To honour the struggles and gains made by workers and labourers, the first day of May is observed as International Labour Day. The day is also called May Day or International Workers’ Day.
On 1 May, 1886, labour unions in the US decided to go on a strike demanding that workers should not be made to work for more than 8 hours a day. Just three days after the strike began, a blast occurred in Chicago’s Haymarket Square leaving many dead.
To honor those who died in the blast, the International Socialist Conference declared 1 May as a day designated for labourers.
The commemorative day was established at a meeting in 1889 and gradually spread to other parts of the world.
In India, the first Labour Day was observed on 1 May, 1923, in present day Chennai. The day was celebrated by the Labour Kisan Party of Hindustan.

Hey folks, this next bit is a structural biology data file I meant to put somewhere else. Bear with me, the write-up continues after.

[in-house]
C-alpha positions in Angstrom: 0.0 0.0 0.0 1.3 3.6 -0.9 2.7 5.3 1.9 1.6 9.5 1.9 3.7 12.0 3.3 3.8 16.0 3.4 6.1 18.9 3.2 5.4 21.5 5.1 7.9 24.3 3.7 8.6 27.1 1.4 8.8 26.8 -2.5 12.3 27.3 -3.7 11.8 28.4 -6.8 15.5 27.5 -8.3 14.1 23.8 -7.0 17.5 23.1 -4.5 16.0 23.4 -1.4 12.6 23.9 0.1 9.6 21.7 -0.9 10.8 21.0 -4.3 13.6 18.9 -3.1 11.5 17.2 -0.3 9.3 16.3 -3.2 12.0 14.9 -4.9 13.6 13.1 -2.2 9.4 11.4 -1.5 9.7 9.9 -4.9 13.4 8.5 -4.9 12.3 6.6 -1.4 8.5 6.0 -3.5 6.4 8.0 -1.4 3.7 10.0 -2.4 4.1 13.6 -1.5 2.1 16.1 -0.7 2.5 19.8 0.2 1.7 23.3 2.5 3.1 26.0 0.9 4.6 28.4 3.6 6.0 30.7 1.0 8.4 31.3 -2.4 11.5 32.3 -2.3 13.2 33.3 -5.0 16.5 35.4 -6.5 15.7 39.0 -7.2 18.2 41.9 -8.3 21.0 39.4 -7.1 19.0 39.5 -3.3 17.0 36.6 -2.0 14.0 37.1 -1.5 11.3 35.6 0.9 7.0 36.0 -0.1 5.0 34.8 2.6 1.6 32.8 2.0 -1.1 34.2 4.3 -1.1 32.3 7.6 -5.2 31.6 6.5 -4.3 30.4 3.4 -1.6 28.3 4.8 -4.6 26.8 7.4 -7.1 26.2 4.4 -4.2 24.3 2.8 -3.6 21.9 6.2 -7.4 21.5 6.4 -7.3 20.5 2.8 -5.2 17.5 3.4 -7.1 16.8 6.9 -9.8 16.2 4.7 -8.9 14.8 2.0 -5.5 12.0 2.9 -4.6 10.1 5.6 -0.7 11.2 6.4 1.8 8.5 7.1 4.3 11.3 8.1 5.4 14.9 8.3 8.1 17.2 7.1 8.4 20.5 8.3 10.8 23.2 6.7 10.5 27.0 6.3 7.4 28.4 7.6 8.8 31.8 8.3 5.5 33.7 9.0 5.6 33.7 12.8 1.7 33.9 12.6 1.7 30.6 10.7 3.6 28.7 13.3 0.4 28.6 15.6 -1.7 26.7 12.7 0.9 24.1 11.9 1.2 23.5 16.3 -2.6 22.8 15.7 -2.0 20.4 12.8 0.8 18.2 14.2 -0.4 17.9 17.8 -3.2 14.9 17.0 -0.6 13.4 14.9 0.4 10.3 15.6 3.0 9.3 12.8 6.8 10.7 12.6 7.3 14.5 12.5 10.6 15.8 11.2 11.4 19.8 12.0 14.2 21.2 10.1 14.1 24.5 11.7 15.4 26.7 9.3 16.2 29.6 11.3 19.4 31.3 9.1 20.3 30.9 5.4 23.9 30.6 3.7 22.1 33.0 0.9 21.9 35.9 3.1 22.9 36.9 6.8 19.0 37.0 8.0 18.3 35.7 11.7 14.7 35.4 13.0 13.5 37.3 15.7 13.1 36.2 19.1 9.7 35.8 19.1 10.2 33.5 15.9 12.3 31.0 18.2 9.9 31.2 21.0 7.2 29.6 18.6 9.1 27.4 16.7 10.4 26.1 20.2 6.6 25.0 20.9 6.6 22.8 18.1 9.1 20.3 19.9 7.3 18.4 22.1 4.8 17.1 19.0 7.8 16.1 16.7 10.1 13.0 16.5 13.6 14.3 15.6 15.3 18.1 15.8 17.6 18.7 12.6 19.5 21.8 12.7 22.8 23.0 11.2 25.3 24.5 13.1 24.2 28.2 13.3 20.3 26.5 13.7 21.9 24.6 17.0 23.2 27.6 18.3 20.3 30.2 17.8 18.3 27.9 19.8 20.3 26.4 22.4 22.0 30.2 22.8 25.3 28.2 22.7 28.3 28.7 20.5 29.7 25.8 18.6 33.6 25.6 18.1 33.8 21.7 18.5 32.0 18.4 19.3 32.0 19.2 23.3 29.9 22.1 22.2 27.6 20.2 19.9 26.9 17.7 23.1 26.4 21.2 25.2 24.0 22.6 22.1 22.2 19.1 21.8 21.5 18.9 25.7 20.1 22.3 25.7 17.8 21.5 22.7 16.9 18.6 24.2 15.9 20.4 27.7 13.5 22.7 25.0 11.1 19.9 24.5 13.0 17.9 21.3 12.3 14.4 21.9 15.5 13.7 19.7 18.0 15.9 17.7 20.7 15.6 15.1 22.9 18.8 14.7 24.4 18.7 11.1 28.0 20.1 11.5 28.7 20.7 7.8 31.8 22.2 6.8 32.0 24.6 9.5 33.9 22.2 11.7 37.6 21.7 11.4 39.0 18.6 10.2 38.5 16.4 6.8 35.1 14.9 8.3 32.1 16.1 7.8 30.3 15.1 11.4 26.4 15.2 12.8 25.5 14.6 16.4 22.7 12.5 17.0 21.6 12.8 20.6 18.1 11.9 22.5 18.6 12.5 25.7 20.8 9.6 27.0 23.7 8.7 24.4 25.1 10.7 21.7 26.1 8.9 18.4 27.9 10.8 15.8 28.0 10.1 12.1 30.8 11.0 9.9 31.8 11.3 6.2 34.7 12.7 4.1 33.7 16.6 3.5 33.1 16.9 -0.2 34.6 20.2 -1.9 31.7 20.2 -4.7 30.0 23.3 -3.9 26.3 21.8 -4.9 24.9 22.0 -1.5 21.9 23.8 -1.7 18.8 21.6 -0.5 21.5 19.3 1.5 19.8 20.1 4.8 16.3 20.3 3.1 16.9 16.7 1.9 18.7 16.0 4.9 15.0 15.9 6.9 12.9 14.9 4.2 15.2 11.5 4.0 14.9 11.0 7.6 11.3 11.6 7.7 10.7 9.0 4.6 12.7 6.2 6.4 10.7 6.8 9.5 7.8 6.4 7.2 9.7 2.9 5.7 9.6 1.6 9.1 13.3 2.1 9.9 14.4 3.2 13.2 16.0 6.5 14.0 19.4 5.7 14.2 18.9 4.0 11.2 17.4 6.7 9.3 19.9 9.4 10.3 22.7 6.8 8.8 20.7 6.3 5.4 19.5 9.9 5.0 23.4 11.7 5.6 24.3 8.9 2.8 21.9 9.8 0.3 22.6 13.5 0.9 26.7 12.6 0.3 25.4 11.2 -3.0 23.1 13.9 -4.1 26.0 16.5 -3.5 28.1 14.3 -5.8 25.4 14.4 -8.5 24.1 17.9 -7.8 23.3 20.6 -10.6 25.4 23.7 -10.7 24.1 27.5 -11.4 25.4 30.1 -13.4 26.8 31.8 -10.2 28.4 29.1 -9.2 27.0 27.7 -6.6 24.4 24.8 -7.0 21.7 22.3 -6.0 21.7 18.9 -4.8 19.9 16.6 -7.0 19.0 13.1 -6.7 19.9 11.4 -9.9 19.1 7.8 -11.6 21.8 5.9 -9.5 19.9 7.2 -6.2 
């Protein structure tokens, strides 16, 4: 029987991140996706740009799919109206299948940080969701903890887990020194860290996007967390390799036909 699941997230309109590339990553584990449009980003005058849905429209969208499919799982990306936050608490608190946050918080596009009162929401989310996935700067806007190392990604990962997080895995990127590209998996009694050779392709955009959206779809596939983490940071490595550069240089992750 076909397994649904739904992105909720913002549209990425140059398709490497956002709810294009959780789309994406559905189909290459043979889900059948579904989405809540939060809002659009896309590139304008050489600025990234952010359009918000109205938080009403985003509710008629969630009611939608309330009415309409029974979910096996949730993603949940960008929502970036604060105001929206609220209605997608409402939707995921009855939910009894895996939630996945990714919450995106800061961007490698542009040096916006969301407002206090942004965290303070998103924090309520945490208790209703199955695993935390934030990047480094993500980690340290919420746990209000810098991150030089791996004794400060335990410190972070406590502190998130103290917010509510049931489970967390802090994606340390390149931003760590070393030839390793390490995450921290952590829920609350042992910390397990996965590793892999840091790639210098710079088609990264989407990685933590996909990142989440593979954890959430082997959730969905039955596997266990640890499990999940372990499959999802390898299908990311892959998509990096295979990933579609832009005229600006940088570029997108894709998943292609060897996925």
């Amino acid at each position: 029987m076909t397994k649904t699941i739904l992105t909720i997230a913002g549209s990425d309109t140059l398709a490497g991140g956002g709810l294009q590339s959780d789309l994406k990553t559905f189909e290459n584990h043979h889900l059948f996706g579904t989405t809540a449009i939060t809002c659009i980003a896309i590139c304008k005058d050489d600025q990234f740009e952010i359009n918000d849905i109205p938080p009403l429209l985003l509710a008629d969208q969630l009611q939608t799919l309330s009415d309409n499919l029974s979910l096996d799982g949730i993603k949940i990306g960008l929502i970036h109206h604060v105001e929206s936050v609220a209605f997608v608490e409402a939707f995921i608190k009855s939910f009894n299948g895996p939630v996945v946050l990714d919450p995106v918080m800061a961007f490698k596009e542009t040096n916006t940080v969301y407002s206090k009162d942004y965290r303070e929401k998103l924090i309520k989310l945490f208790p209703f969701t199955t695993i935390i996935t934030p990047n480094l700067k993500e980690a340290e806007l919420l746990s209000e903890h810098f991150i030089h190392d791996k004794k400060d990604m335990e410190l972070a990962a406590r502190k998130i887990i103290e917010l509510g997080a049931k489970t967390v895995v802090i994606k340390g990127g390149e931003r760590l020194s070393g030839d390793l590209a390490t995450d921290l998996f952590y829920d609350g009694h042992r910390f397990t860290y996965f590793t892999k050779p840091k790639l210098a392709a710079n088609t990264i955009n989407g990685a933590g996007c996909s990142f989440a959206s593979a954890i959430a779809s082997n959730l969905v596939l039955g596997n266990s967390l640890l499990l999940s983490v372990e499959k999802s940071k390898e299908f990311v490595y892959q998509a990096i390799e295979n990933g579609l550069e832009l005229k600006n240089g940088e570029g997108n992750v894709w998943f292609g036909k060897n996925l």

The red flag, which symbolises Labour Day, was used for the first time in India. Prominent communist leader Malayapuram Singaravelu Chettiar raised the flag and arranged meetings to celebrate the occasion.
Chettiar passed a resolution stating that the government should announce a national holiday on Labour Day in India and since then the country has continued to celebrate May Day.
In India, 1 May is also celebrated as Maharashtra Day and Gujarat Day. On this day in 1960, they attained statehood after Bombay (now Mumbai) was divided based on linguistic lines.